I tried this last evening and after cooking the chicken (6 lbs in 3 quarts of water); I had 3 quarts of broth; your recipe states I am only to use 1 quart of the broth to the 4 tablespoons of flour & 1 tablespoon of salt; what do you do with the extra broth? I put all the broth in and doubled the flour, but not the salt and followed the rest of the steps in the recipe. It tasted delicious (had to sample it!) and got 5 quarts

Mary Helwig
Red Lion, Pennsylvania

That’s great. I usually just can up the extra broth separately, but at the same time I can the chicken a la king. I can always use extra broth! But by doing it your way, you got more end product, although a little less chicken in it. — Jackie

Green potatoes

My potatoes did well this year, but I have a question — after I pulled them all up, I put them out in the house to dry for a couple days before putting them up, and they are all turning green! Do you know what causes this and how to prevent it? I grew Russian bananas in grow bags and russets in the garden. They all looked fine when we dug them. Also what is the easiest way to dig them out of the ground?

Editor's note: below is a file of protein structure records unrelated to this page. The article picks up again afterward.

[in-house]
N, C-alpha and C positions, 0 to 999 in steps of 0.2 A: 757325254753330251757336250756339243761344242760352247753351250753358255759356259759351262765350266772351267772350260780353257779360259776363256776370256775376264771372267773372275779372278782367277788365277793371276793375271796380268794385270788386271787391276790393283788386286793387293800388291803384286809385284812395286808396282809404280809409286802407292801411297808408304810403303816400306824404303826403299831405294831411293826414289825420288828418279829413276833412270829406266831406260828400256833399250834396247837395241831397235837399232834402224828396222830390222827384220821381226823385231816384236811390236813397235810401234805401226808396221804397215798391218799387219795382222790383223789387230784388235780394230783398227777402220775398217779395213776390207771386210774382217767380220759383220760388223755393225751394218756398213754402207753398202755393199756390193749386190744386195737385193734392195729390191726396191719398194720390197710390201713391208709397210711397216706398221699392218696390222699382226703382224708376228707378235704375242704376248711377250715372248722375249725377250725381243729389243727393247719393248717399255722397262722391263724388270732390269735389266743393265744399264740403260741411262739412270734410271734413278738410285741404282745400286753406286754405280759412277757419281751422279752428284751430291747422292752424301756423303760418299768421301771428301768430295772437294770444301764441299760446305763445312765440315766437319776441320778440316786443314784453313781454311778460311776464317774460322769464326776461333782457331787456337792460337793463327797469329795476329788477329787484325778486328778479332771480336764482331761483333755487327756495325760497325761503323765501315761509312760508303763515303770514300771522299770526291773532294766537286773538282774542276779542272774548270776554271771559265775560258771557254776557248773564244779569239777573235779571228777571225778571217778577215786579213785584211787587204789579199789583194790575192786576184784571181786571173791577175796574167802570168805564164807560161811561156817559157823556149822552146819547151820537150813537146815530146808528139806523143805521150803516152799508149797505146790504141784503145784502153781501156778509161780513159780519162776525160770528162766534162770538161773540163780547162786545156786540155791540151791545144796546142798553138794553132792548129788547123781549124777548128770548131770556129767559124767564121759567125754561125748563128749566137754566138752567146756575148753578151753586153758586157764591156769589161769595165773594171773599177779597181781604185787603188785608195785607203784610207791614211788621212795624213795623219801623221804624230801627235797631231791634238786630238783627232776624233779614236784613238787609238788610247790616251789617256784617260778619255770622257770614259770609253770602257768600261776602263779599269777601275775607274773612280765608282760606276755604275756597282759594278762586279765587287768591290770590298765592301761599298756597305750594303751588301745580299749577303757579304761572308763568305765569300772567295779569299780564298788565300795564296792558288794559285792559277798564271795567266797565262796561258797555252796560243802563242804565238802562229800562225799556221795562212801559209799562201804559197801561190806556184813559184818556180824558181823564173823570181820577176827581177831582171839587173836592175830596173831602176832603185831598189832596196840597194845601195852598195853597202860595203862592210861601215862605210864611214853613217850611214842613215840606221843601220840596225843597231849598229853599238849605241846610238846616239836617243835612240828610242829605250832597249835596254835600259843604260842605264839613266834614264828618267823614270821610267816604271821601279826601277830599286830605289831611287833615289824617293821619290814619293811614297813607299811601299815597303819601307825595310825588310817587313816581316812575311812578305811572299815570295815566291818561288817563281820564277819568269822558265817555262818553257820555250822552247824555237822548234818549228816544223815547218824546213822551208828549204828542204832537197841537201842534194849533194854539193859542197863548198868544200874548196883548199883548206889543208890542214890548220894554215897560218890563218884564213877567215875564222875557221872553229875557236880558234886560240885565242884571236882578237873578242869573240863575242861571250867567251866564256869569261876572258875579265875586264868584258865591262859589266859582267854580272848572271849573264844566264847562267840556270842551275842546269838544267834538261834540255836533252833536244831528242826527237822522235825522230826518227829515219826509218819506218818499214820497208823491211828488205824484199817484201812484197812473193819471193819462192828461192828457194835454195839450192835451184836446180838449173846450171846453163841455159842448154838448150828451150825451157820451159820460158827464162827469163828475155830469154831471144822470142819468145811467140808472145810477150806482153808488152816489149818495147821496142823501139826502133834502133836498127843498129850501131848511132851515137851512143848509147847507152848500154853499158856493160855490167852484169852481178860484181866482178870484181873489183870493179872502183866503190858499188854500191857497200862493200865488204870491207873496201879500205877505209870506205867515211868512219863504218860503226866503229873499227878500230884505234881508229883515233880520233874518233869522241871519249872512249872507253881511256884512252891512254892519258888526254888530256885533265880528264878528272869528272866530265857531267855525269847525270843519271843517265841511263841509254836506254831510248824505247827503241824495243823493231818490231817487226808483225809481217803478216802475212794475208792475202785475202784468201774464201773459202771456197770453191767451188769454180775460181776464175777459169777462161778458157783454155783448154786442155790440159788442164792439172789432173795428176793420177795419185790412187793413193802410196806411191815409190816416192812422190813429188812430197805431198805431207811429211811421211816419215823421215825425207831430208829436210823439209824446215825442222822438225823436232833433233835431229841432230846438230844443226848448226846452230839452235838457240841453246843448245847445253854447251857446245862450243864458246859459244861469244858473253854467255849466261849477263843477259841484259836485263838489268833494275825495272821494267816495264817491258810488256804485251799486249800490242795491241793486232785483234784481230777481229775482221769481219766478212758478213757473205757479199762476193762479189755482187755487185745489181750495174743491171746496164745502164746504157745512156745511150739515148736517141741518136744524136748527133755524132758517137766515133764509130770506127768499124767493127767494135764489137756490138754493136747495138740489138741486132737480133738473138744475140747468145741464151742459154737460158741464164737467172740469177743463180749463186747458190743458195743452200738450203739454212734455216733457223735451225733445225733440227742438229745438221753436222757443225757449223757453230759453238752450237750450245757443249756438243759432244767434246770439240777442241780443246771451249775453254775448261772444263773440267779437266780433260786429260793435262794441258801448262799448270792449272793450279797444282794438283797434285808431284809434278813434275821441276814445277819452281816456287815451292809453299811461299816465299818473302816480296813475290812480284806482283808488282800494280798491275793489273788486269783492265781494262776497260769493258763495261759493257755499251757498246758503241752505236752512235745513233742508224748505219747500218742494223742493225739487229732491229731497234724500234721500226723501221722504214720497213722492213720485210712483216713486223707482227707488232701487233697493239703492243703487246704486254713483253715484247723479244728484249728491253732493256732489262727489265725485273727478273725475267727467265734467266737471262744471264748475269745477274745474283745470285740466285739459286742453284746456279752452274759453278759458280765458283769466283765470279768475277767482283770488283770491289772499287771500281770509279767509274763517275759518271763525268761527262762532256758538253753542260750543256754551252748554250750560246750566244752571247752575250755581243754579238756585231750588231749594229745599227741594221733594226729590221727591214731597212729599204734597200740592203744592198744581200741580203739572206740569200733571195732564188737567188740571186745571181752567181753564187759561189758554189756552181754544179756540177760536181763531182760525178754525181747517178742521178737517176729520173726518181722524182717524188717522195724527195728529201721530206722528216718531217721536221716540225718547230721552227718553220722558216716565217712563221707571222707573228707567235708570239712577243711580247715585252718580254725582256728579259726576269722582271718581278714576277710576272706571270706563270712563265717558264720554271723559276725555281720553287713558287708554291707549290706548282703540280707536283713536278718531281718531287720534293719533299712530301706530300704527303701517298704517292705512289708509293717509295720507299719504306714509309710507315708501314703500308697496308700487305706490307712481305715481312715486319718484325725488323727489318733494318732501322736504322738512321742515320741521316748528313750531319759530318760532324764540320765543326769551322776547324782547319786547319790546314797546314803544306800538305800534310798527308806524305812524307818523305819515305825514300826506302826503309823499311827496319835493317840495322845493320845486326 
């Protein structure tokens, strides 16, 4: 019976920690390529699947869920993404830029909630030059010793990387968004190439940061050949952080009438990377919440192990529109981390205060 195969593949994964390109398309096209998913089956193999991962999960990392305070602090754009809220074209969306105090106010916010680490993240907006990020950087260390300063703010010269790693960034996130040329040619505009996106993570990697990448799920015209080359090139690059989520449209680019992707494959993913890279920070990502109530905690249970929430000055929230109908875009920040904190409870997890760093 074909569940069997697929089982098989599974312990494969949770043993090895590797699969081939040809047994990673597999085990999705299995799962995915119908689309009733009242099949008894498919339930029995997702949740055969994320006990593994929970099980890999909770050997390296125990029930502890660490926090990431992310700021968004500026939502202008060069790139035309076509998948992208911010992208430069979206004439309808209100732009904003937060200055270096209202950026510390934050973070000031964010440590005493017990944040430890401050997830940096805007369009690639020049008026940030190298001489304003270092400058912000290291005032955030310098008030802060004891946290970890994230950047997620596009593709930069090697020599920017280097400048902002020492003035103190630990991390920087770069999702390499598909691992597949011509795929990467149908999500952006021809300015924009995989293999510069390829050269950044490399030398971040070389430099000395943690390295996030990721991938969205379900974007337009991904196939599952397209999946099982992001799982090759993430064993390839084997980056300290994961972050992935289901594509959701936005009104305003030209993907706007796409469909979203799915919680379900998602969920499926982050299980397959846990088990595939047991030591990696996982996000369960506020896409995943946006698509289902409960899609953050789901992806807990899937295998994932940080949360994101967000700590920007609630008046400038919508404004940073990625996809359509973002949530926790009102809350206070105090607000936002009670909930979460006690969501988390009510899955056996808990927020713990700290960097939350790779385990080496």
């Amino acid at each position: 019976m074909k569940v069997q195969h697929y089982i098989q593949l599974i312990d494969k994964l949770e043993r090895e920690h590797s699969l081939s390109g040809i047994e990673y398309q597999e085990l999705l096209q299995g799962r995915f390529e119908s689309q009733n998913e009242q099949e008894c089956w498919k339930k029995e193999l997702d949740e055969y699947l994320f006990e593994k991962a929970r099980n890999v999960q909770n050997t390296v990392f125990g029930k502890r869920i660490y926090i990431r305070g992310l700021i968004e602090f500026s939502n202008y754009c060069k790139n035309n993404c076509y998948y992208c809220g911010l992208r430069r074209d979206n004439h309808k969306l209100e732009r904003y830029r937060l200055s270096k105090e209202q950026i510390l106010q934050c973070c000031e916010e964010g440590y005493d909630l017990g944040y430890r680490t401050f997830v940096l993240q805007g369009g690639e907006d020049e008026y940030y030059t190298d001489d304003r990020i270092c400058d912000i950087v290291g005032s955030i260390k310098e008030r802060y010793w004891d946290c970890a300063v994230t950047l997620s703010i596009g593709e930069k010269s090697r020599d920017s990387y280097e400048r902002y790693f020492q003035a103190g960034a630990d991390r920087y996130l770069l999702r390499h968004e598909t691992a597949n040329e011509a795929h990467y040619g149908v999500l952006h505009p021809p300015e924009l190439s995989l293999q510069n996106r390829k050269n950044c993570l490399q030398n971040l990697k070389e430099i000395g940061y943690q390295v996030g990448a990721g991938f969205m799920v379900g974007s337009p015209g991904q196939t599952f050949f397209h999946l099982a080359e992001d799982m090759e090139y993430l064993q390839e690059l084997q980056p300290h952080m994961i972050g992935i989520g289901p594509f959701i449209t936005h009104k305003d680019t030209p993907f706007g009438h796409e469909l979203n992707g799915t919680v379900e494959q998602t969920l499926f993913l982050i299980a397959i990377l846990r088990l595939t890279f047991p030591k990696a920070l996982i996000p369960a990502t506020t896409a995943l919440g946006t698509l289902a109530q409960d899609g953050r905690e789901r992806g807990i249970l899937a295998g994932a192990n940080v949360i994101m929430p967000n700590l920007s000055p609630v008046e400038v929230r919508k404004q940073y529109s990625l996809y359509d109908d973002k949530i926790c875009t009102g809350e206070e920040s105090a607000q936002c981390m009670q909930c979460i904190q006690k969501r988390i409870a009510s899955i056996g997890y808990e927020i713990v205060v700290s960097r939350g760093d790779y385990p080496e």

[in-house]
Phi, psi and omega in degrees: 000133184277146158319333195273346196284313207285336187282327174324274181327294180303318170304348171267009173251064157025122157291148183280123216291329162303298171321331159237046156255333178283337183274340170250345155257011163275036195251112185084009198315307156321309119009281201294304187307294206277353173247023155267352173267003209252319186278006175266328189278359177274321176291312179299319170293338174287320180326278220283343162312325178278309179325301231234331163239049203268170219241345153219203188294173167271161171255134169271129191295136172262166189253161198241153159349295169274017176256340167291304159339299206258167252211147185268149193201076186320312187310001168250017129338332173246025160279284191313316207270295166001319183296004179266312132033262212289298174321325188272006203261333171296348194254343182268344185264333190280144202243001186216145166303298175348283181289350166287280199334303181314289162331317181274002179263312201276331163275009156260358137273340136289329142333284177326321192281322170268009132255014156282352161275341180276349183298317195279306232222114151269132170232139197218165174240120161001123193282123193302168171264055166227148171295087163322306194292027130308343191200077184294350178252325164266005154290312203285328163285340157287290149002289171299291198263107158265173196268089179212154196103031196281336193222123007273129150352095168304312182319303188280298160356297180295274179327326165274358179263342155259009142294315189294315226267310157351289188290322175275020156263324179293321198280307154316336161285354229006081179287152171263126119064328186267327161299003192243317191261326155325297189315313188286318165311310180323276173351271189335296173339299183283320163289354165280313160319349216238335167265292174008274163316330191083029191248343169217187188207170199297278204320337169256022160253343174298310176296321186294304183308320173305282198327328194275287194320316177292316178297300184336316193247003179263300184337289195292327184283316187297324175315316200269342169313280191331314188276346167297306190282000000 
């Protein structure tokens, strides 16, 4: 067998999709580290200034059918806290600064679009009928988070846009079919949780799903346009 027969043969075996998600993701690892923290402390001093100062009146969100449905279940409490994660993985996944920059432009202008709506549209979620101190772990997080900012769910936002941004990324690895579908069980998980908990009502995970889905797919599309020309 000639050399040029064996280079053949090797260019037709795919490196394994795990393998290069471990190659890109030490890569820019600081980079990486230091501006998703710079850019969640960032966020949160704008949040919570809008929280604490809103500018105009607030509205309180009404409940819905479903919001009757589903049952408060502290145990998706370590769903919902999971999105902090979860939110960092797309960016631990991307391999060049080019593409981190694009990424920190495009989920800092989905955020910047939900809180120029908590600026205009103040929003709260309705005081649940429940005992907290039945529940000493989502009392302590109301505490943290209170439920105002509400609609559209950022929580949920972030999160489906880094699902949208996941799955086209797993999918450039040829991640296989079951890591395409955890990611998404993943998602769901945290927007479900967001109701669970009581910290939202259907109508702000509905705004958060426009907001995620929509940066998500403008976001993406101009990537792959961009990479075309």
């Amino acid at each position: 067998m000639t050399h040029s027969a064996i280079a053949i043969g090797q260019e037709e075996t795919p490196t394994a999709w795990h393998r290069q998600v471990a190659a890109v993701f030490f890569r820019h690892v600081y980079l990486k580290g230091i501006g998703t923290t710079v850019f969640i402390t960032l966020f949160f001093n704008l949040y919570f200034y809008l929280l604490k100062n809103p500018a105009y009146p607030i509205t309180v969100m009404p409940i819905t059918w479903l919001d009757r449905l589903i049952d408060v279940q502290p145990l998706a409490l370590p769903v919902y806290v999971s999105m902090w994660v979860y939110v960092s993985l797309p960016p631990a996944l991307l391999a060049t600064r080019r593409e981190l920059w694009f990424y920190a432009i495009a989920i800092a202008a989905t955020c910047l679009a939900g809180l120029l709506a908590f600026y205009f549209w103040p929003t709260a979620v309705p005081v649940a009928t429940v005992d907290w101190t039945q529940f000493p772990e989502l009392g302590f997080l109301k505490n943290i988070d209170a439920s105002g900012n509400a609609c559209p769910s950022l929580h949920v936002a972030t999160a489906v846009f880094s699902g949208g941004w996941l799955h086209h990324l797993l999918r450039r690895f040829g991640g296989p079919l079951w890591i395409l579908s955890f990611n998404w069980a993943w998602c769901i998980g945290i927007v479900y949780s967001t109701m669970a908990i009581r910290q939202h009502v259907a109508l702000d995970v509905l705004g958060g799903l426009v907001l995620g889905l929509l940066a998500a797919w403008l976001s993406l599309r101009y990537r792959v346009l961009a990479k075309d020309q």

Natalie Dimitruck
Los Alamos, New Mexico

Potatoes turn green from being exposed to the light. Even light in the house will do it. You prevent it by drying them quickly outdoors in the wind, then bringing them inside to store in enclosed containers out of the light. I store mine on the floor of my unheated pantry in plastic tote bins with covers. I only remove the covers to retrieve potatoes, then the covers go right back on.

The easiest way to dig potatoes is either a shovel or spading fork, held out about a foot from the plant. Dig deeply, straight down, then pry upward and pull the vine with your other hand. Then go through the hill by hand because you probably missed a few potatoes along the way, usually the big guys! — Jackie

Tattler lids

I have gone to your blog to try and find the (I think they are called the forever rings and flats) but have been unsuccessful. Can you give me the name of them and where I can find them? Thank you! I love looking at your gardens and harvest. Maybe this coming year I will have some of the success that you have had.